The author suggests that during the medieval period God was the source of everything valuable in the spheres of politics, ethics and aesthetics.

Has the author forgotten about the fact that works of Plato were translated into Latin? Plato supplies us with a theory of the good, the true and the beautiful that, though appropriated by the Church does not rely on reference to God as an authority. The works of Aristotle were not translated into Latin until the 1200’s but then there were still 200 years left of the Middle Ages. Aristotle’s hylomorphic works, it can be argued, even though appropriated by Aquinas and the church so undermined the dualist view of the universe that the Renaissance was an inevitability: a Renaissance in which Michelangelo could quarrel with the Pope about his aesthetic characterization of God and biblical figures painted on the roof of the Sistine Chapel. The Platonic and Aristotelian formula for knowledge was not “knowledge =Scripture X logic but rather “justified true belief” where the justification was not by faith but rather by the works of theories.
Thanks to the publication of Aristotle two centuries earlier the activities of science like all other cultural activities independent of the church intensified but again the author ignores the role of theory in his formula for scientific knowledge which is: Empirical data X Mathematics. Aristotelian science had no difficulty incorporating the idea of the good: all activity, including scientific inquiry we recall from the Nichomachean Ethics, aims at the good. The definition of humanist knowledge as “Experience X Sensitivity also ignores the role of theoretical explanation in the activity of inquiry and the accompanying idea that we should “observe” our inner experiences is a very modern formula for Solipsism or what Harari very liberally calls “liberal humanism”: one of the “sects” of humanism, as the author puts the matter. The other sects are even more controversial: communism and Nazism are also forms of humanism on this postmodernist account of humanism. Both forms of totalitarianism disregard absolutely the principles of ethics and the belief in the philosopher’s Gods, not to mention their unified total disregard for the individual’s feelings about what they were witnessing. Calling the two world wars, wars of religion between three sects of humanists surely must strain even the postmodernists imagination!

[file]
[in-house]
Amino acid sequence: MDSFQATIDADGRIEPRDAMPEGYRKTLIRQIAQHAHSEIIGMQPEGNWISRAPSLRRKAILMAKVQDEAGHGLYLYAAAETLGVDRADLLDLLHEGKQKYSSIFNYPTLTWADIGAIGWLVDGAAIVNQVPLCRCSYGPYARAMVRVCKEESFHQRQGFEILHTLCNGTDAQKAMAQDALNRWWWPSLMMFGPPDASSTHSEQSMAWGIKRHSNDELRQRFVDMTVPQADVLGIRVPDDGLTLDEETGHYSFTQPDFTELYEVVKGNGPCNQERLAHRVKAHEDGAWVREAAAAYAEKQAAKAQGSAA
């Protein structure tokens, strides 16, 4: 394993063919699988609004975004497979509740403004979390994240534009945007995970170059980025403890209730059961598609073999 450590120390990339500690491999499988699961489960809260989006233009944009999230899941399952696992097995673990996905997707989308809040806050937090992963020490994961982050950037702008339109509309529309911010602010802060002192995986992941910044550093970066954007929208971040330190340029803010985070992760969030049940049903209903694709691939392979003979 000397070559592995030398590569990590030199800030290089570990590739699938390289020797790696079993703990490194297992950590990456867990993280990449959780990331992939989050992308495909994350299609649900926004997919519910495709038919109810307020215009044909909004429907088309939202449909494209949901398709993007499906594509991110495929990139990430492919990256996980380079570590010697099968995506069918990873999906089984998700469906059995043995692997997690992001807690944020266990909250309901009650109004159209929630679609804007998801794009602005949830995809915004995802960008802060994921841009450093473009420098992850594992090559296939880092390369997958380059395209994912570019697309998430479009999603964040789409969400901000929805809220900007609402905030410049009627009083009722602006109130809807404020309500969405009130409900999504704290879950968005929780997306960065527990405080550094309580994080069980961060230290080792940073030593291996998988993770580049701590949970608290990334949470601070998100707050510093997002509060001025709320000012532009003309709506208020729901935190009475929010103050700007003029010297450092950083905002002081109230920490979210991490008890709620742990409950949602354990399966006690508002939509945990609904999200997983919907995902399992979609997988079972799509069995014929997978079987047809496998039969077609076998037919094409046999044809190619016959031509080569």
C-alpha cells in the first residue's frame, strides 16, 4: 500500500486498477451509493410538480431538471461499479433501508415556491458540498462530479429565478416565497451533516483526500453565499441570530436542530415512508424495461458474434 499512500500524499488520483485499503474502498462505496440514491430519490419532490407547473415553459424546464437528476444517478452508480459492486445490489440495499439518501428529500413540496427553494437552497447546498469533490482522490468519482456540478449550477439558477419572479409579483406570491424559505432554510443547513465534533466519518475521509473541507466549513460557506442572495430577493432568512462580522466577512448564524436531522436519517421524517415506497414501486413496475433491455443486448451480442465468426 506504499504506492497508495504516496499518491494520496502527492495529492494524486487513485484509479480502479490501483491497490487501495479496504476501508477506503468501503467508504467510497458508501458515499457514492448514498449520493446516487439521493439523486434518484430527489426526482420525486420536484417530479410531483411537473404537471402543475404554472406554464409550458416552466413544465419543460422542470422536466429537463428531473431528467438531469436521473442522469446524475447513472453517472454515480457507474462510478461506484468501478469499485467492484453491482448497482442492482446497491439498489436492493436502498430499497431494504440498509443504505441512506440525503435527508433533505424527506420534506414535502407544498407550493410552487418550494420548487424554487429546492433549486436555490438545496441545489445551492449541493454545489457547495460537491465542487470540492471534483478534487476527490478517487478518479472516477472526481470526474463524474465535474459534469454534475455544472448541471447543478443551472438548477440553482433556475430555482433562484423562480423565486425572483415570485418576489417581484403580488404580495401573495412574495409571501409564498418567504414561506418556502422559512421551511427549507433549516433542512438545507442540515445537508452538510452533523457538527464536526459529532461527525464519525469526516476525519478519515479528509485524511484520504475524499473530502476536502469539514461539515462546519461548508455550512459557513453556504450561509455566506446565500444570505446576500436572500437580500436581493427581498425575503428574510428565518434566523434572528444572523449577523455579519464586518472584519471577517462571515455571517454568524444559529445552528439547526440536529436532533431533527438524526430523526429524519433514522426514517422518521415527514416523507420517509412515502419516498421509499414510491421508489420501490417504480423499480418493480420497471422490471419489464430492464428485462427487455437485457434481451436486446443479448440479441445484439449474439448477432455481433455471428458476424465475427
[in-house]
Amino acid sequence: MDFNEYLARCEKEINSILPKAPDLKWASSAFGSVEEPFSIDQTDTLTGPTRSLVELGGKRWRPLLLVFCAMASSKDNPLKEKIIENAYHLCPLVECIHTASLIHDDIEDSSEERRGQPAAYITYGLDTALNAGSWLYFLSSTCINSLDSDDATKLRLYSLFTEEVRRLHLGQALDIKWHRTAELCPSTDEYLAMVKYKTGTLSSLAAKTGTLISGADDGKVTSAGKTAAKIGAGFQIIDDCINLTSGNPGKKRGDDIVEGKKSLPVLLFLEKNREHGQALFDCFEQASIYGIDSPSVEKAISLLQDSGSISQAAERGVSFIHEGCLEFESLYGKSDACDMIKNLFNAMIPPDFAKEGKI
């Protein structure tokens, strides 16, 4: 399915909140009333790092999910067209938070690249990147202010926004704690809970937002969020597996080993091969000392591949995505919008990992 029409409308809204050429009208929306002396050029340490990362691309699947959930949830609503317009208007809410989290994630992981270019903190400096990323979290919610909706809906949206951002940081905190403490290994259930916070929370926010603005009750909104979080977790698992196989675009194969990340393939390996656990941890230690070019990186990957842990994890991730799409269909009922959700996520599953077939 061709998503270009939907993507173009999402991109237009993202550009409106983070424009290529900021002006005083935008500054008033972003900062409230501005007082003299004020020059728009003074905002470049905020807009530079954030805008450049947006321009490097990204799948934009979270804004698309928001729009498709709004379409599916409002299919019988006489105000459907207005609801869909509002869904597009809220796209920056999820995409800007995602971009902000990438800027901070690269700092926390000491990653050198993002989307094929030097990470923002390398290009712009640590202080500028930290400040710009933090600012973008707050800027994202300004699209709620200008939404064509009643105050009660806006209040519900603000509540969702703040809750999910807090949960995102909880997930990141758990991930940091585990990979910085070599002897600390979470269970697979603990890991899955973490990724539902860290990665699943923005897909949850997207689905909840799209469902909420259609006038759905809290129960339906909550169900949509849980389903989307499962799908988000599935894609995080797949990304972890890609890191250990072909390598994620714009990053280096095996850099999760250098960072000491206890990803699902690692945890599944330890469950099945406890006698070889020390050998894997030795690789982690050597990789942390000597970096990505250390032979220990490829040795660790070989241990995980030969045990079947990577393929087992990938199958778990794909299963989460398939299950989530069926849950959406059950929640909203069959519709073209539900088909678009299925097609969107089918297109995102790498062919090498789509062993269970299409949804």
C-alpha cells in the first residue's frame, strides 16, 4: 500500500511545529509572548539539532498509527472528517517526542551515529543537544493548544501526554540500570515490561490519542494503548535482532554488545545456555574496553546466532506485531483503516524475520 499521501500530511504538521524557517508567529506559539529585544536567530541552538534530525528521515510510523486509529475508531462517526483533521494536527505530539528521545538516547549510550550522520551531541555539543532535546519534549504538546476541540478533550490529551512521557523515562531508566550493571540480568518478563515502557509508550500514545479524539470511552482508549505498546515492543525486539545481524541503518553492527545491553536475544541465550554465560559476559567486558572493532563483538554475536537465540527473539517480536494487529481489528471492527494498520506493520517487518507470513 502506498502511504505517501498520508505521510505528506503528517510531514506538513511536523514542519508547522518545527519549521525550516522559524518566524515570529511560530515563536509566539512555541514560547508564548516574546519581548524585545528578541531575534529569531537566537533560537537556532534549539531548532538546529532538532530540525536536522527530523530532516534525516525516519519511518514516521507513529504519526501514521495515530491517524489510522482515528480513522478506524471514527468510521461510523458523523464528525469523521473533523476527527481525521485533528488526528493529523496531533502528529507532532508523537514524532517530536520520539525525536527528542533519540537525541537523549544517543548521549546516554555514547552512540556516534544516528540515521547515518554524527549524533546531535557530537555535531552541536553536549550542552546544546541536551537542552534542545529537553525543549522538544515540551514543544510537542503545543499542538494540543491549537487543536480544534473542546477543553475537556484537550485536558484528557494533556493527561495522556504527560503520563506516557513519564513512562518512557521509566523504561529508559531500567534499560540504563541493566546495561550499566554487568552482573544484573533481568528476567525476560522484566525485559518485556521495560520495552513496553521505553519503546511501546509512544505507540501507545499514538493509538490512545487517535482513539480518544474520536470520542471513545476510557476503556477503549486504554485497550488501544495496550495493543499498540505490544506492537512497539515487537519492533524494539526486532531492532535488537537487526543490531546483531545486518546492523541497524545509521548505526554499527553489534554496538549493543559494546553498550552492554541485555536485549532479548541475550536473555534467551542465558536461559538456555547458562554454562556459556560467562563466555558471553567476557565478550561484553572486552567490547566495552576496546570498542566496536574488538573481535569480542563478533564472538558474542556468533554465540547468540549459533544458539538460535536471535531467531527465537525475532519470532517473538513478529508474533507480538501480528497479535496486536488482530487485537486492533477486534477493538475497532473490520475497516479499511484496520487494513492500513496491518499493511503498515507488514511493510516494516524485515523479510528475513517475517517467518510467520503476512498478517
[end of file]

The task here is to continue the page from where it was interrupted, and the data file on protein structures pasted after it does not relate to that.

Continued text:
The picture of liberal democracy or the solipsist crawling out of the dustbin after the two world wars to clean itself up and conquer the world is good comedy and farce but hardly serious history or Philosophy.

Harari asks where we are to find the answer to the questions that technology is posing for the human race and claims that the answer is not to be found in the Bible or sacred writings of any culture. The virtue principle of Aristotle or, even if you wish to go further back in Greek History to the myth of Apollo who issues the proclamations of “nothing too much” and “know thyself” should suffice as guidance if one has not abandoned rationality or meaning as standards by which to measure our discourse and actions. The author then asks what we are going to do when artificial intelligence surpasses or equals human intelligence. Will human experience be just another designable product in the supermarket of products, he wonders? This is of course in a sense quite “logical” once one falsely equates humanism with deaf formulae, dumb feelings, and blind experience. But it is not logical from the viewpoint of the philosophers who are the guardians of logic.